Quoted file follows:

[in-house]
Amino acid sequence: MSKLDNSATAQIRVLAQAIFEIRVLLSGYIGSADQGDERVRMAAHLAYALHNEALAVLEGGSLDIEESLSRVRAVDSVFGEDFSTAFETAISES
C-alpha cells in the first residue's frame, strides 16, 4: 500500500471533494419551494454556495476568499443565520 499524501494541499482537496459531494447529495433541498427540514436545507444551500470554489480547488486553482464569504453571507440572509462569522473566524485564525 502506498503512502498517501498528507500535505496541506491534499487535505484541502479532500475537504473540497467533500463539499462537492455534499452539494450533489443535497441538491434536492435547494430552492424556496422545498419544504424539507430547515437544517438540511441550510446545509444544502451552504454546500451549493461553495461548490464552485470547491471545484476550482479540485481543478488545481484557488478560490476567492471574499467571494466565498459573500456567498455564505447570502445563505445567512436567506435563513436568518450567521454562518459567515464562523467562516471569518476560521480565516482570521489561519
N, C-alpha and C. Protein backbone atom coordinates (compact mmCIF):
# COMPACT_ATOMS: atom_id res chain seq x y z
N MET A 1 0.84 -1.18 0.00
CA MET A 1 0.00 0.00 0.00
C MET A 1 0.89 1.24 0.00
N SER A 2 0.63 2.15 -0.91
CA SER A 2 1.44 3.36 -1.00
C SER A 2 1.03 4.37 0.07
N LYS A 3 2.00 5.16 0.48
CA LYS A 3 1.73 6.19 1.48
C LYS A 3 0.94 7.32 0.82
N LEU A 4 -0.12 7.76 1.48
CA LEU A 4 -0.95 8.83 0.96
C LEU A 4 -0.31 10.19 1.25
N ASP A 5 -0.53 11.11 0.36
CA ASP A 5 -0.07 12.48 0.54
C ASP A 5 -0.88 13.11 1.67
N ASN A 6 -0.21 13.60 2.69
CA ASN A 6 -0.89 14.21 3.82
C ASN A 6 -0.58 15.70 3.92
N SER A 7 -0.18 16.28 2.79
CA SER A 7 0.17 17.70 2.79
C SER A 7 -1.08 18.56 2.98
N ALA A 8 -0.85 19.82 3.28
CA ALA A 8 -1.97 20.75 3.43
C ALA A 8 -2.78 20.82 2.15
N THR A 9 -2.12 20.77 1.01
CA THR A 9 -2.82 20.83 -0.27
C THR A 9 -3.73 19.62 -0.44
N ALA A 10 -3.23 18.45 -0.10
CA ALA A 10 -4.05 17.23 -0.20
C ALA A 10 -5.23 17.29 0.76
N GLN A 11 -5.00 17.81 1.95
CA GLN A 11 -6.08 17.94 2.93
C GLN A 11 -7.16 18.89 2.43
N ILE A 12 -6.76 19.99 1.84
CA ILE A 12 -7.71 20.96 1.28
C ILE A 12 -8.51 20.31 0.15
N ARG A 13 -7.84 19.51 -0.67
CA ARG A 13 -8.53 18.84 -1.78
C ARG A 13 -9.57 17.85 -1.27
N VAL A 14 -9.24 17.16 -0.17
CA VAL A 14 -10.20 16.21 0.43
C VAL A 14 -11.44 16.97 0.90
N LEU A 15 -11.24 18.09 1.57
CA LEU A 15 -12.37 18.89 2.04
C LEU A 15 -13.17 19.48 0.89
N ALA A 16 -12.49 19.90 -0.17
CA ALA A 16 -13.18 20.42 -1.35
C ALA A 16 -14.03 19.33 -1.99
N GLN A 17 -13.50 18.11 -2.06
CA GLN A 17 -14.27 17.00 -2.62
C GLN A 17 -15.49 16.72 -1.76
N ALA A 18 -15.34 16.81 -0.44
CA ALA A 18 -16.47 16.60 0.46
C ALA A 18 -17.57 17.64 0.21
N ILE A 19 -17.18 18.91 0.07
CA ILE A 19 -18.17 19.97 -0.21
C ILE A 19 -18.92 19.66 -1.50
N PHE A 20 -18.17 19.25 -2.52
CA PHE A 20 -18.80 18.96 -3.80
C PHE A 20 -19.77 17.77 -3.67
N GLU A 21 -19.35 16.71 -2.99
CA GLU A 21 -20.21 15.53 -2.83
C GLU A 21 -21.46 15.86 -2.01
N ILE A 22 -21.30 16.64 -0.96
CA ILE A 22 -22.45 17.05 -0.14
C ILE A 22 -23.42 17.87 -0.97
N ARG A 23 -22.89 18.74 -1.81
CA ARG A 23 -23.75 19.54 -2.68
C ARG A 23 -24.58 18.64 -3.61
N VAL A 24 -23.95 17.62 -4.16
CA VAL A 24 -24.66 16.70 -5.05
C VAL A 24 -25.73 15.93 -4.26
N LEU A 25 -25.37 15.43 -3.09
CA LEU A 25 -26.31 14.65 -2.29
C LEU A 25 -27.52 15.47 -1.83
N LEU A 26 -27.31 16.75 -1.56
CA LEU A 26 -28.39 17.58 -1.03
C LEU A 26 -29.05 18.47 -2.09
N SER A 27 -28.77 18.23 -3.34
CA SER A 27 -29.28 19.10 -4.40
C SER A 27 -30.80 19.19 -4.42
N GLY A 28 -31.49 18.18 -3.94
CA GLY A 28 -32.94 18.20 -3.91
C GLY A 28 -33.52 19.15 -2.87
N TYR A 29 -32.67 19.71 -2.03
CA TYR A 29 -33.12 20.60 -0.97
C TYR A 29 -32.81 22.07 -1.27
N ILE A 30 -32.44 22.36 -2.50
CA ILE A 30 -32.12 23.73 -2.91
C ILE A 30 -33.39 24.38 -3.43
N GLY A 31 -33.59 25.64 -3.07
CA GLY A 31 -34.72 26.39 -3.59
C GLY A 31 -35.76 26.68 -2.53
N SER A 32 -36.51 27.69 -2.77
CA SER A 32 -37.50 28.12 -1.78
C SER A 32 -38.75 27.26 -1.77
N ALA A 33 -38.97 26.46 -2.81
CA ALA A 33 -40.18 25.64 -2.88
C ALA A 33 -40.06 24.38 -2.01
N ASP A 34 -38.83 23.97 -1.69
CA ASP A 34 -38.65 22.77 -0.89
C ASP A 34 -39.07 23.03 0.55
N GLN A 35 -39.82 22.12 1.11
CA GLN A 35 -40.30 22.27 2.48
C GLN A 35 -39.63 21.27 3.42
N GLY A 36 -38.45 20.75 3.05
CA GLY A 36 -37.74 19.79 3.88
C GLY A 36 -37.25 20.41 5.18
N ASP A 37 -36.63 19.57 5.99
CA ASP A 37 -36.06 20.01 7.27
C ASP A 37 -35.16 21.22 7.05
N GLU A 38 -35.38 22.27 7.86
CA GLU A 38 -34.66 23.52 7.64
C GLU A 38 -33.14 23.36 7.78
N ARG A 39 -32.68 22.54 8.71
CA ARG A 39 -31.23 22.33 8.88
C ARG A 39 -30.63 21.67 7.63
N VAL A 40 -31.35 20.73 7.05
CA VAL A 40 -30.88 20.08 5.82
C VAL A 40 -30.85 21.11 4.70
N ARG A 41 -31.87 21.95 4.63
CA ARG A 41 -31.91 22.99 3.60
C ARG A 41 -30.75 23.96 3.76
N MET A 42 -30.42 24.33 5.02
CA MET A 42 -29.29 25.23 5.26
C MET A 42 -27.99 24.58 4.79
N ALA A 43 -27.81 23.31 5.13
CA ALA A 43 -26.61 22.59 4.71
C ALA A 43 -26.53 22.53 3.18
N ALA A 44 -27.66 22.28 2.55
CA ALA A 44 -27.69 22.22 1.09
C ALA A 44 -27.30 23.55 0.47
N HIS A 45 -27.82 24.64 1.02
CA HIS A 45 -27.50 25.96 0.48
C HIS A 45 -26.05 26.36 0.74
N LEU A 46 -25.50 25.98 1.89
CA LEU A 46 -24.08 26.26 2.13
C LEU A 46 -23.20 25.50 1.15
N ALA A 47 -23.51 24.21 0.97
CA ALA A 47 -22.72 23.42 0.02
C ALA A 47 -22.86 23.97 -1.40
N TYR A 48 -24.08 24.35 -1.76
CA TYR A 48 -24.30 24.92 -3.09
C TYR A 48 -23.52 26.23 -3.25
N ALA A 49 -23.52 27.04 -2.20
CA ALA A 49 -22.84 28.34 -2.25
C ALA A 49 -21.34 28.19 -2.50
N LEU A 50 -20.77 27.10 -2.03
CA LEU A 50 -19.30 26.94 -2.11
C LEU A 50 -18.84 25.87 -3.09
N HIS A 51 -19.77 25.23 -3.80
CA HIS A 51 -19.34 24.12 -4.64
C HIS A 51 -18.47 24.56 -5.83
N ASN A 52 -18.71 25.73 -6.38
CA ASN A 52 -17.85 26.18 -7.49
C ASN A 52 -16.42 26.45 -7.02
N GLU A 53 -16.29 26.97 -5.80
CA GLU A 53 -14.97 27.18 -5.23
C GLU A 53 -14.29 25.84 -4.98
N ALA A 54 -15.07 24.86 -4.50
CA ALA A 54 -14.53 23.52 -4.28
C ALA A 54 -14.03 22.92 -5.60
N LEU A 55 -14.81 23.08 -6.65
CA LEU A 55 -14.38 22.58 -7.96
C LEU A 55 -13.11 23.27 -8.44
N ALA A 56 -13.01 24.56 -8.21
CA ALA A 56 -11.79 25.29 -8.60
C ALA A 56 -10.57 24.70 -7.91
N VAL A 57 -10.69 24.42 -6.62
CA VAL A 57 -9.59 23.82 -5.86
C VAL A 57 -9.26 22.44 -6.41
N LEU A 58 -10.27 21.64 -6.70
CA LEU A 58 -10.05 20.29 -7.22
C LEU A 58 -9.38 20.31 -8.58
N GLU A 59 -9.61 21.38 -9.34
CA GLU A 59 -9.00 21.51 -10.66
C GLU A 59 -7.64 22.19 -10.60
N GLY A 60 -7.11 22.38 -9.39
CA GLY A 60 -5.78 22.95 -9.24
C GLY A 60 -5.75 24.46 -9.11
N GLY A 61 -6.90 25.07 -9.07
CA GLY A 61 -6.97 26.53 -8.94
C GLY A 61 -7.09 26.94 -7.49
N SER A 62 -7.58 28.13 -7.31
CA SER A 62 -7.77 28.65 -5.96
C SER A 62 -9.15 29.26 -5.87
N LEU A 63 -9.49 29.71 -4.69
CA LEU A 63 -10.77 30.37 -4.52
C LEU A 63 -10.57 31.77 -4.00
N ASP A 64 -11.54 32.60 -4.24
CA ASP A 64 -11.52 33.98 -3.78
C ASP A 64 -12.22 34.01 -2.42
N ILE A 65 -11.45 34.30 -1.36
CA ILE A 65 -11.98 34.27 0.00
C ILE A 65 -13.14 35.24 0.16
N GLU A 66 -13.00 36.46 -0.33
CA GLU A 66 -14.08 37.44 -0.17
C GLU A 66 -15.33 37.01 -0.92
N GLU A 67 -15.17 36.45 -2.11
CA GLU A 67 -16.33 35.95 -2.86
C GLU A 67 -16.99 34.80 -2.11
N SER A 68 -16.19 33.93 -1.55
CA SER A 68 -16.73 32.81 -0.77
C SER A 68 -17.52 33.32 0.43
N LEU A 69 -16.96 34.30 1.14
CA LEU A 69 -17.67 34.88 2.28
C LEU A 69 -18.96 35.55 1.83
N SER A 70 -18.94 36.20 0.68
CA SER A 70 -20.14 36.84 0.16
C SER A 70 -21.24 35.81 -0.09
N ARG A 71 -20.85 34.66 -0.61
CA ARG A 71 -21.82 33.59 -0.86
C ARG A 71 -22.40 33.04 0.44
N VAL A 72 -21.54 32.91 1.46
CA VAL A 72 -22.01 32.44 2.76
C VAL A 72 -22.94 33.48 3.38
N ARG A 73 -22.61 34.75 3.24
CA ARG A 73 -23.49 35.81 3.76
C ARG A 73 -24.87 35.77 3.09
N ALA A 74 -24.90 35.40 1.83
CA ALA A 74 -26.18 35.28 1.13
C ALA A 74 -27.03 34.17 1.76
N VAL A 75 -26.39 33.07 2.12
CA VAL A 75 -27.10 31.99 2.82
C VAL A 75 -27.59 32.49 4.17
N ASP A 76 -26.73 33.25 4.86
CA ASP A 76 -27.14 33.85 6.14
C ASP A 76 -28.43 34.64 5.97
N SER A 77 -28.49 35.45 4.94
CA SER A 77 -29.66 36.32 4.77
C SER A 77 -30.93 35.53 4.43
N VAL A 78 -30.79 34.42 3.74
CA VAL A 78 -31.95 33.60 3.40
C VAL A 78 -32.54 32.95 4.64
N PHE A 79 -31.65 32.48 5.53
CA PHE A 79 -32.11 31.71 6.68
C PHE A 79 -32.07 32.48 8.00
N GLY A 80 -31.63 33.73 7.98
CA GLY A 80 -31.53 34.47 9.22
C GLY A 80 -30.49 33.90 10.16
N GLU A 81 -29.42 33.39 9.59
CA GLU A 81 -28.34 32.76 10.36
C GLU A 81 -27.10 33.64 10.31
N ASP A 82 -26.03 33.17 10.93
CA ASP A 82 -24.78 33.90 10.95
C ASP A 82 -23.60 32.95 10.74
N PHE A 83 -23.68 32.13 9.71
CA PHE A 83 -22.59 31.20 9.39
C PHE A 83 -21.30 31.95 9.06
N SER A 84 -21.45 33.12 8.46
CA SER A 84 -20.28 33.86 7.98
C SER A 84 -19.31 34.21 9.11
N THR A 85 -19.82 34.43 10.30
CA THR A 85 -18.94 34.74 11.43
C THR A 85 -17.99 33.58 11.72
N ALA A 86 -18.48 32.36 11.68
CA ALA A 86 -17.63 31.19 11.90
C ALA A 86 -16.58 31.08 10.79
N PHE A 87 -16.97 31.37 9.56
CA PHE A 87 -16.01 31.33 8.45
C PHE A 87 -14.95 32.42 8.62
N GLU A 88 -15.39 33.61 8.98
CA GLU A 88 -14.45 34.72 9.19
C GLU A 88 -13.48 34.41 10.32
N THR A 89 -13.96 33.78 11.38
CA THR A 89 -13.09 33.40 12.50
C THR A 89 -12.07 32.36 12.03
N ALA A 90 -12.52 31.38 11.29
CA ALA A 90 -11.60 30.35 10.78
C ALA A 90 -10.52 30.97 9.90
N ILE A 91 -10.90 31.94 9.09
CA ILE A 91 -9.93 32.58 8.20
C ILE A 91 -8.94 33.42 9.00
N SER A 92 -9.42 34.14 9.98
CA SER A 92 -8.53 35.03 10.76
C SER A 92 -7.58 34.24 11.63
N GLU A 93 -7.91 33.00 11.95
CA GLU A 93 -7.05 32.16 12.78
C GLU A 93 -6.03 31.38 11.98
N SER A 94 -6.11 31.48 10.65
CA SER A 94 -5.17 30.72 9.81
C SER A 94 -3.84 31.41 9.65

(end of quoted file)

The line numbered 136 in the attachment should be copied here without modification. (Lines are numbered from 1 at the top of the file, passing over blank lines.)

CA ALA A 44 -27.69 22.22 1.09